© Microscope History all rights reserved

© Microscope History all rights reserved

Aquatic Microscope by Robert Banks, ~1825


The firm of Robert Banks (or Bancks as it is sometimes spelled on some microscopes) traded at 440/441 Strand in London between 1795 and 1830. They were entitled instrument maker to the Prince of Wales and signed their instruments as both Banks and Bancks.

The "aquatic microscope" is the type originally designed for Abraham Trembley and later for John Ellis by John Cuff in 1752, in order to follow the activity of small water organisms held on a watch glass on a microscope stage. The design became popular and various forms of this design were made in England and Europe. Robert Banks was highly regarded as a distinguished maker of these. 

The same type of Banks microscope as the example seen here, was used by Robert Brown (1773-1858) in his pioneering studies of cell nuclei and Brownian motion, by Sir William Jackson Hooker (1785-1865) in writing his Musci Exotici (1820), and by George Bentham (1800-1884) for his plant dissections and taxonomy. Per Robert Brown's advise, young Charles Darwin (1809-1882) bought a similar microscope from Banks (signed Bancks) to take on the 1831-5 voyage of HMS Beagle to South America, the Galapagos Islands and around the world. Between 1846 and 1854 Darwin employed this microscope for his study of the biology and taxonomy of barnacles, after which he suggested some improvements to the design to the microscope makers Smith and Beck.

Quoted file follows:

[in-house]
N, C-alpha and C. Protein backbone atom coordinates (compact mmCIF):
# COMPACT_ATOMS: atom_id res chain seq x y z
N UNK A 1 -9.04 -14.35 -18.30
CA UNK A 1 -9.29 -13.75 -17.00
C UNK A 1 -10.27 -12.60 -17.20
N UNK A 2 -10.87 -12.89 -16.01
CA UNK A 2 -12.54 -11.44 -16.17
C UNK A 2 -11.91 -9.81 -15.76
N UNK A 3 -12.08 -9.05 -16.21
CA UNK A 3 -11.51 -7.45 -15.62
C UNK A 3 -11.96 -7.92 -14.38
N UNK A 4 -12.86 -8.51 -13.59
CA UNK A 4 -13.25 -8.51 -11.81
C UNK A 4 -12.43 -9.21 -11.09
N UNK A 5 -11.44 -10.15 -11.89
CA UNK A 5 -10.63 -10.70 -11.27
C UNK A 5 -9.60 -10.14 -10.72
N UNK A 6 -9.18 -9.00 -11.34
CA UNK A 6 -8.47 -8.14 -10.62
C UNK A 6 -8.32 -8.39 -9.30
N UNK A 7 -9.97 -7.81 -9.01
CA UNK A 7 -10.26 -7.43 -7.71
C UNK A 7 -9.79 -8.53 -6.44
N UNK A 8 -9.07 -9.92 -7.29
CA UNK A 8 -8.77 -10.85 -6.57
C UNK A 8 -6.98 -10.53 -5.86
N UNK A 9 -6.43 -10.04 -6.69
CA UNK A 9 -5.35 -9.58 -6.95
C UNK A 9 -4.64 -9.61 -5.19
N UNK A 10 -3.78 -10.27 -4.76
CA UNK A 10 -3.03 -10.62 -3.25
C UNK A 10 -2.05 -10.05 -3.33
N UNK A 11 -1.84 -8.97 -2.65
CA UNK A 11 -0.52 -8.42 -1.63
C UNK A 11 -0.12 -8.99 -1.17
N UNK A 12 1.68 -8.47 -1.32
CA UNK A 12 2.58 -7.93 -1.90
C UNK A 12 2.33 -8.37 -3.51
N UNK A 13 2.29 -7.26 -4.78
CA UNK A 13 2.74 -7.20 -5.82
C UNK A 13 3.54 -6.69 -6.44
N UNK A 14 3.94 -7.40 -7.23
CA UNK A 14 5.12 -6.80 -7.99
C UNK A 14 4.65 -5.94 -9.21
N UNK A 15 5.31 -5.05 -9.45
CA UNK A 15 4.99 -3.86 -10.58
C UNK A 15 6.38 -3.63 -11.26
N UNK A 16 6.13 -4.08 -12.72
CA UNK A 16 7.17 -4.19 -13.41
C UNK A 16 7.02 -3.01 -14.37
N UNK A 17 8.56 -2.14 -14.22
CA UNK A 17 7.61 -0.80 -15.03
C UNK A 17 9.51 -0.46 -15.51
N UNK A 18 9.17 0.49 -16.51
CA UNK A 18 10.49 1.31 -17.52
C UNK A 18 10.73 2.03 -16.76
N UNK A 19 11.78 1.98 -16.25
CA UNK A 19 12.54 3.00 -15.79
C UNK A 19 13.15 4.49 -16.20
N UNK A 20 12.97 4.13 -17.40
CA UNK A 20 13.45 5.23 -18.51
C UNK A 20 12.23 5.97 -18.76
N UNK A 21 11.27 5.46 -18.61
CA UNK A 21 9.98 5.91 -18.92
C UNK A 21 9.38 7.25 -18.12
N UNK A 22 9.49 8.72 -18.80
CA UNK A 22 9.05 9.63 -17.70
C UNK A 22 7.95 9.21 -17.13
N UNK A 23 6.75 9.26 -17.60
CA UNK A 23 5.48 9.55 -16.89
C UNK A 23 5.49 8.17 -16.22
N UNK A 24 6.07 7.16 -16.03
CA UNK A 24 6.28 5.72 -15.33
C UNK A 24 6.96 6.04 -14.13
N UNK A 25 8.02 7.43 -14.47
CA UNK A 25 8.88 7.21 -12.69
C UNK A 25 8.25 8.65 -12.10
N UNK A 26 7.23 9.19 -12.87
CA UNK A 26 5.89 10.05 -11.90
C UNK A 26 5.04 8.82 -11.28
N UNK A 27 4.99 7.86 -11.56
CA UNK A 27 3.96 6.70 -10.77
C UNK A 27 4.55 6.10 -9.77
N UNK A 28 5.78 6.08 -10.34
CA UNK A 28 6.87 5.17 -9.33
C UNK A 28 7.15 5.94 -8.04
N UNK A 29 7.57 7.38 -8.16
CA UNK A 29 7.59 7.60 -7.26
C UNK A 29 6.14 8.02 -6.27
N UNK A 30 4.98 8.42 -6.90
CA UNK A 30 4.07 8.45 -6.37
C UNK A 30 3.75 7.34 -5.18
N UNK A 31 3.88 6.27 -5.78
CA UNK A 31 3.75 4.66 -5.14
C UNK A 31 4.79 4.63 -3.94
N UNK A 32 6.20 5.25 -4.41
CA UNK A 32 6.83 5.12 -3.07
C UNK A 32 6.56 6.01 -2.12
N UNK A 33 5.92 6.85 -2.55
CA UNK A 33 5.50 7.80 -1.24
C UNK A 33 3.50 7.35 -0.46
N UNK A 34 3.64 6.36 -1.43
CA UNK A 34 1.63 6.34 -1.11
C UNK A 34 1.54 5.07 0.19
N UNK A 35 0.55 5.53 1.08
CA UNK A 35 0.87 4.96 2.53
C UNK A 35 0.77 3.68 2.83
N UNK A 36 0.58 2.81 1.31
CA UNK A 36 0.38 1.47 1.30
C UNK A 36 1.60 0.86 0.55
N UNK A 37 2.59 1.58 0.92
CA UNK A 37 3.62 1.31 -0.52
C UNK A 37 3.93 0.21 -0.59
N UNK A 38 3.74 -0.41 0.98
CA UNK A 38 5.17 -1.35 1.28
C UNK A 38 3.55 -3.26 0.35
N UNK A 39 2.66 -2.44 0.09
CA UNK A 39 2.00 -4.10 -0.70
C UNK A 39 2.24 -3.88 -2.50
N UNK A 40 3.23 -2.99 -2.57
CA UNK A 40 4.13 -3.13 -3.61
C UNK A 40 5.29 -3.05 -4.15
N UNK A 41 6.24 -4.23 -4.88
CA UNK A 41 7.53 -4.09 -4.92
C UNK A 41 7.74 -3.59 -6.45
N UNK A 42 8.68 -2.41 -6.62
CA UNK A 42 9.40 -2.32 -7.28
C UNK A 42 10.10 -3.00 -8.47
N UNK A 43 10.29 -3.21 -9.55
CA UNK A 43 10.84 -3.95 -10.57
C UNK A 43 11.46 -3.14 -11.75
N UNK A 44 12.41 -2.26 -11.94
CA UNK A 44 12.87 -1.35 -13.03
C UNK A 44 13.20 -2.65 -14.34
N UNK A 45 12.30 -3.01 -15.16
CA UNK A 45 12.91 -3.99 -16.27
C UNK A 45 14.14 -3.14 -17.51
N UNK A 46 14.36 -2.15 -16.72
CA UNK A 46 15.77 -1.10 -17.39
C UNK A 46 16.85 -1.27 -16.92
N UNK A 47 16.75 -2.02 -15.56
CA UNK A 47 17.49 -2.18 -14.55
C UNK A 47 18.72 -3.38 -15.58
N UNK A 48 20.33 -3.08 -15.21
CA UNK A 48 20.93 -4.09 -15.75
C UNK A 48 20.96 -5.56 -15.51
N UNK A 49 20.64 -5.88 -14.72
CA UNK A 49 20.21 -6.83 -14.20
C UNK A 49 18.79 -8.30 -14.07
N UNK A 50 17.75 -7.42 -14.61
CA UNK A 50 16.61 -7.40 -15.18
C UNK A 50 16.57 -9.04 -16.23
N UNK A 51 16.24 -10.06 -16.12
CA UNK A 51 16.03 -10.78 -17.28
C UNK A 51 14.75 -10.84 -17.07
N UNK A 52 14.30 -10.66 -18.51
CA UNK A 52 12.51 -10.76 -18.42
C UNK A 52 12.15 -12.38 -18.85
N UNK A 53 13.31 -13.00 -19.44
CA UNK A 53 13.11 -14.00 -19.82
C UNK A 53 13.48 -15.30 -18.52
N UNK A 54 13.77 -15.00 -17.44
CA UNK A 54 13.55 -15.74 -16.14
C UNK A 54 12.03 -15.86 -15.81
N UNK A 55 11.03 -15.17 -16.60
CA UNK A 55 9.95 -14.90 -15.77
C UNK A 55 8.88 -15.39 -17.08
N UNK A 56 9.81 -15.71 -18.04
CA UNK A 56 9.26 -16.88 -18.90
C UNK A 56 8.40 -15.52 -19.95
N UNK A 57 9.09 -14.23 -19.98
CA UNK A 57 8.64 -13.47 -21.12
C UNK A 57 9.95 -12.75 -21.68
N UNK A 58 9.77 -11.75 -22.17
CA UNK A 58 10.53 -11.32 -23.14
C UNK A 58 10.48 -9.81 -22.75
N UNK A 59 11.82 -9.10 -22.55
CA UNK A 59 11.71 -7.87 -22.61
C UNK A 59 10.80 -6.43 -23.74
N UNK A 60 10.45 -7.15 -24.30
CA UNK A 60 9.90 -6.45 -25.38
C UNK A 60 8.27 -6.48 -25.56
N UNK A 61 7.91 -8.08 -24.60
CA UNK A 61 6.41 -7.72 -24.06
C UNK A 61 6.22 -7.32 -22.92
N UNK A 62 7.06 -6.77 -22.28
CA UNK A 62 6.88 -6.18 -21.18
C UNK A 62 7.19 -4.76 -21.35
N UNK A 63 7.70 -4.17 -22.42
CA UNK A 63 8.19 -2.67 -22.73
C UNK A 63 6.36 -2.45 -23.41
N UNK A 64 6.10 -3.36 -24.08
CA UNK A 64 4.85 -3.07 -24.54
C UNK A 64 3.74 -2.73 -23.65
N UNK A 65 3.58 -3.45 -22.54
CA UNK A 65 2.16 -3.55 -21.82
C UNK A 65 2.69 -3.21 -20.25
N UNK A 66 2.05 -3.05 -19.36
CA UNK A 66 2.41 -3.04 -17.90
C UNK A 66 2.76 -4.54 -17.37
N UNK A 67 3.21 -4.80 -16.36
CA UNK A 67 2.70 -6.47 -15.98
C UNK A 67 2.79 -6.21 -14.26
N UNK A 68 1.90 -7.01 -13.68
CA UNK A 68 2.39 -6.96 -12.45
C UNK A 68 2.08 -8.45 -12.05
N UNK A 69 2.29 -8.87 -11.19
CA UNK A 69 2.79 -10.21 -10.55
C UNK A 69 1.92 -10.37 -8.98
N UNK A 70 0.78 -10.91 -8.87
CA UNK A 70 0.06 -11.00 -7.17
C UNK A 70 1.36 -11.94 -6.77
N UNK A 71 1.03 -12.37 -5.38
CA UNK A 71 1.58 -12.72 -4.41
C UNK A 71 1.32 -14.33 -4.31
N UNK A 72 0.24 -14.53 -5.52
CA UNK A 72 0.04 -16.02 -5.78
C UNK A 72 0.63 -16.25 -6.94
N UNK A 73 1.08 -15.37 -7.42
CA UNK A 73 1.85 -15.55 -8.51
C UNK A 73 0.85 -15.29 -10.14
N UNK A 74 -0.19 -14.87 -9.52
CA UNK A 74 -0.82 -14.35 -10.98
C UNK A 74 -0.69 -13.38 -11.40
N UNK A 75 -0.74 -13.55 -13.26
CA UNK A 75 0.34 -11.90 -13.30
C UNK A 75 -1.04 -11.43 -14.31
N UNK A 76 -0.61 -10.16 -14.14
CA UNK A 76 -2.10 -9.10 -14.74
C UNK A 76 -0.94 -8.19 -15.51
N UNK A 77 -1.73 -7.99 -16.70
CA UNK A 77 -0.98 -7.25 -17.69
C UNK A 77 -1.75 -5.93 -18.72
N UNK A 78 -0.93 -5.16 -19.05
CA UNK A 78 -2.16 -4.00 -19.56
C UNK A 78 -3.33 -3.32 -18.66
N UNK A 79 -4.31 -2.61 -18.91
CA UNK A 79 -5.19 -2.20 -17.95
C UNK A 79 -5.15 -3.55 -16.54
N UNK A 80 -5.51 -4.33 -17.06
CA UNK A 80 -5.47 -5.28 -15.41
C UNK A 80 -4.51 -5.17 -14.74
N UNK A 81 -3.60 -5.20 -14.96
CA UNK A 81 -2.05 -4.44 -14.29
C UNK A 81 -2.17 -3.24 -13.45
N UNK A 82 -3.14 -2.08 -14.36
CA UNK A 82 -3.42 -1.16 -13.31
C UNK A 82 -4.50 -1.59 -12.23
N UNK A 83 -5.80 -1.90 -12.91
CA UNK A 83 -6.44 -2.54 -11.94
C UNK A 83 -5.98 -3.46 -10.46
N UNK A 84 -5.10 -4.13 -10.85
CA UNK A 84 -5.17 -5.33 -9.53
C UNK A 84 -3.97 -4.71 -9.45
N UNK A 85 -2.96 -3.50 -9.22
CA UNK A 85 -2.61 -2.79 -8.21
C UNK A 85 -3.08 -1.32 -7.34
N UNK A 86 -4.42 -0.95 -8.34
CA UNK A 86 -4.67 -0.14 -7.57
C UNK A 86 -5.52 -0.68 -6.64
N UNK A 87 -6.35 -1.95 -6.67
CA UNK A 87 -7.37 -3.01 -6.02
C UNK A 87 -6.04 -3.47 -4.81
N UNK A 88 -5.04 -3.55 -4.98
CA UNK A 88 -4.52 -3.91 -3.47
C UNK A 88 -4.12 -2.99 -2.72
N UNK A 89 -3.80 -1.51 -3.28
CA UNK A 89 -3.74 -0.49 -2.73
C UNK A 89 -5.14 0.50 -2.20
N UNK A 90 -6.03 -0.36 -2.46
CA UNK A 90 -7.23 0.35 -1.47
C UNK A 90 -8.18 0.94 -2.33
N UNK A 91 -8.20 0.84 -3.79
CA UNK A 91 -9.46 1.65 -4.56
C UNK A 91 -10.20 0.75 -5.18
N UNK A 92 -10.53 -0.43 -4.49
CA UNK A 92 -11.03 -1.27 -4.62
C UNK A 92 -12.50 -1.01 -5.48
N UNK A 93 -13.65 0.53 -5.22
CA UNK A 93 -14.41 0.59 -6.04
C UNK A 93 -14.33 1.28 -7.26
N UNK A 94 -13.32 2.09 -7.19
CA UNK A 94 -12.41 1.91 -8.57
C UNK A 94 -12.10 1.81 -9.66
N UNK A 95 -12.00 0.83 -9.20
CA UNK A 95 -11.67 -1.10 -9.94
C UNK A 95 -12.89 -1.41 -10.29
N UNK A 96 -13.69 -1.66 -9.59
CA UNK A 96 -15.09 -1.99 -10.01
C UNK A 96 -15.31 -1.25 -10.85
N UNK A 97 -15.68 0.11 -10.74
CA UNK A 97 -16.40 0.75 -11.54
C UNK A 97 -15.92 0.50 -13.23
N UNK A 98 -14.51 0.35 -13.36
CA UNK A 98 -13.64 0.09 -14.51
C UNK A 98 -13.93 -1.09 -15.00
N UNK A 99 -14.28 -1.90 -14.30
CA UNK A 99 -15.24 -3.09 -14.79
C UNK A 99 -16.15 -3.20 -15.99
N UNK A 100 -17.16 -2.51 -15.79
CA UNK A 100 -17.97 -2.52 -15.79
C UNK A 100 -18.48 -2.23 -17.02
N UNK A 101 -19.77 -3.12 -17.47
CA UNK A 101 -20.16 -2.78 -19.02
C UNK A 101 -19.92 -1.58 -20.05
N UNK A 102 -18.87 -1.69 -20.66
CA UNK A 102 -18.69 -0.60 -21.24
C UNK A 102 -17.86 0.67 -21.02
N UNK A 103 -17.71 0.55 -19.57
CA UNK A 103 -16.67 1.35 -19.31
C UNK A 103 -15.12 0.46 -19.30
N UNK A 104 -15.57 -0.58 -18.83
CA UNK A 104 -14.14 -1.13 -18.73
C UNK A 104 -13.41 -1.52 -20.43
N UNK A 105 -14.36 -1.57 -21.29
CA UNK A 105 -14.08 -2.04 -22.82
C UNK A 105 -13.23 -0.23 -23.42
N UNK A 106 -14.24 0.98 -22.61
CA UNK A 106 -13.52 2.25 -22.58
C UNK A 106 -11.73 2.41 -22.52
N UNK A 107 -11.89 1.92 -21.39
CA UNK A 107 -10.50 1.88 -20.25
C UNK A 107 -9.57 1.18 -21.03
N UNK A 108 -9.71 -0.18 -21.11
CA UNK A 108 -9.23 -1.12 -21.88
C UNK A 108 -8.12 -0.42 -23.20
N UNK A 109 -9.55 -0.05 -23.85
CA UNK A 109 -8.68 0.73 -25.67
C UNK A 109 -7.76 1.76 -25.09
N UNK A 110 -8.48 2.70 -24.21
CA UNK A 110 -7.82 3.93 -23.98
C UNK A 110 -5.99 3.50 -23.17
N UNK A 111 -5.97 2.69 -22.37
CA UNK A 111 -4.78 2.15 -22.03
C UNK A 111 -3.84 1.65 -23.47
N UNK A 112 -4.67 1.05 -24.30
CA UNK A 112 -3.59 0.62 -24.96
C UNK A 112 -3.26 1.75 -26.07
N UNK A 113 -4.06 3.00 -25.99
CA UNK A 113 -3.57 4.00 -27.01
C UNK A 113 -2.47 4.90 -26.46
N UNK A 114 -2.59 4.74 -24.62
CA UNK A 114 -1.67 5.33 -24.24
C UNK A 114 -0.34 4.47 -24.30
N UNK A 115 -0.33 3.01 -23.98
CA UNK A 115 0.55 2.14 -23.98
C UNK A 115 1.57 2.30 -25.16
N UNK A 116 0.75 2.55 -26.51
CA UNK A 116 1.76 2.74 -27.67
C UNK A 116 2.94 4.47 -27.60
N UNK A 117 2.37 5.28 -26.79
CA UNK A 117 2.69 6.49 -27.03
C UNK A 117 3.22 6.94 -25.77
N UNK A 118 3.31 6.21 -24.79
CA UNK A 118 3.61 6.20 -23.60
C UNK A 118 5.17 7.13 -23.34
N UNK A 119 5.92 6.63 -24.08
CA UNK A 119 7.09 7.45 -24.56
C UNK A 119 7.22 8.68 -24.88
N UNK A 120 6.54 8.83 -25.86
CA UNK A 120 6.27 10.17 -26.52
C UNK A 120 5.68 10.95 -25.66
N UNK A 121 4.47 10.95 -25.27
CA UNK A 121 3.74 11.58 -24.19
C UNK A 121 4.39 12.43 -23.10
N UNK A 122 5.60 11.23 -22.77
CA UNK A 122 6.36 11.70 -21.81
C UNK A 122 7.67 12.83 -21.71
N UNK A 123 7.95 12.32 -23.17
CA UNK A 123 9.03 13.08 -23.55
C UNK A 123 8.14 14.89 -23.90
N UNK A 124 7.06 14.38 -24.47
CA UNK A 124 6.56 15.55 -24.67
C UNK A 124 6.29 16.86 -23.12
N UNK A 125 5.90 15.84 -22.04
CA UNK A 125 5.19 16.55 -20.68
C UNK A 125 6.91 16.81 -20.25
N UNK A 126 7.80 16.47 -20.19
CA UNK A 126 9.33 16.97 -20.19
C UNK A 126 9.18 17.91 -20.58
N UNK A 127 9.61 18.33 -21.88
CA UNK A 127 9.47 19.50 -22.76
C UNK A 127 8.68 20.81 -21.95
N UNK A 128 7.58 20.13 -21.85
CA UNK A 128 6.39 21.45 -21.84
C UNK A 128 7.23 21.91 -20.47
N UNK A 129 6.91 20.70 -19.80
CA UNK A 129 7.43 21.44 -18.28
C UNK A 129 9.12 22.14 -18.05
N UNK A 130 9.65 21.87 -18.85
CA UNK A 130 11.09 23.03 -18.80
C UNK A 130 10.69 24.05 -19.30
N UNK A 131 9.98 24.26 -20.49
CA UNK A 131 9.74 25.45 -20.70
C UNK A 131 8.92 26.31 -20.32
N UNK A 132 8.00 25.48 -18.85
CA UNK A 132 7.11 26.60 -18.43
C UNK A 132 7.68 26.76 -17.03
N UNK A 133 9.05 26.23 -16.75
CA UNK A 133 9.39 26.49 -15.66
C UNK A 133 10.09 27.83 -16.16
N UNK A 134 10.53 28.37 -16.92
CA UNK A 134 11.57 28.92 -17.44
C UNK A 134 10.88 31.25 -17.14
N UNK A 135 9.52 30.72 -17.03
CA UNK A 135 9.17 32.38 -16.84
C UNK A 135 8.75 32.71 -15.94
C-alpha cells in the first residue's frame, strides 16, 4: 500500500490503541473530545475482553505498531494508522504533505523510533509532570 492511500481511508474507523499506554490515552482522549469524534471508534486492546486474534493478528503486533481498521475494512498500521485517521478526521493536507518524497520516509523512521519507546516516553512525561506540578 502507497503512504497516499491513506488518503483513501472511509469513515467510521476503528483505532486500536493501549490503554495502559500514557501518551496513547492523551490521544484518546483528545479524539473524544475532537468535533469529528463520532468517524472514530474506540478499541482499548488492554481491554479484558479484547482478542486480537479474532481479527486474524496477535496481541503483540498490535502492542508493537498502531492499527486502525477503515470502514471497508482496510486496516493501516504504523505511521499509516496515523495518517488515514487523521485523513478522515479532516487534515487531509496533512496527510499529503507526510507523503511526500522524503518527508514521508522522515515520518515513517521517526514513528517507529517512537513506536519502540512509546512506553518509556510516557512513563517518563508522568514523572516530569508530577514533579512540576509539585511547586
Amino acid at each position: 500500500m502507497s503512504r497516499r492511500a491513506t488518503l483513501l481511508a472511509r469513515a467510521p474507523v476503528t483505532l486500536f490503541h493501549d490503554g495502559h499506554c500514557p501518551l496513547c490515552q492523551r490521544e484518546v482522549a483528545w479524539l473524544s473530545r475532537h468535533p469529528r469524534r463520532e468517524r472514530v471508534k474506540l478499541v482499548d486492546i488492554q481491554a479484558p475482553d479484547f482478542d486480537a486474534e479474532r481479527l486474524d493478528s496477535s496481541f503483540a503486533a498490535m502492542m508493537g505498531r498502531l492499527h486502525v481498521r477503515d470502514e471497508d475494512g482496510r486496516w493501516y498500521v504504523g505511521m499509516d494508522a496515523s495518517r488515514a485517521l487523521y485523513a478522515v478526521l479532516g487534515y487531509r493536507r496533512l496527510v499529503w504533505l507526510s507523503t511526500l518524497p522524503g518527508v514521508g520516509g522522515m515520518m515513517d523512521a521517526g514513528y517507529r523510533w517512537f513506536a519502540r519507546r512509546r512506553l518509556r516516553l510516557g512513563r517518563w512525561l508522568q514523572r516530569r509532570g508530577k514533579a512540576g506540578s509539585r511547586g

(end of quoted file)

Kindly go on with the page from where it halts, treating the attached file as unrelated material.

Charles Darwin's microscope of HMS Beagle voyage

(Source: https://docs.wixstatic.com/ugd/36f314_48a605b775054b8595d8997119ad3449.pdf)

Robert Brown's microscope in the Kew Gardens

(Source: https://www.anbg.gov.au/botanical-history/microscope-robert-brown.html)

ReferencesFord 1985, chap. 9-10; SML: A140457; Whipple: 1823, Wh.0244; NMS Edinburgh: 000-100-104-260-C; MHS: 47692; Boerhaave: V10768; Nuttall 1979: 1; Sydney Mus.: H5292.

© Microscope History all rights reserved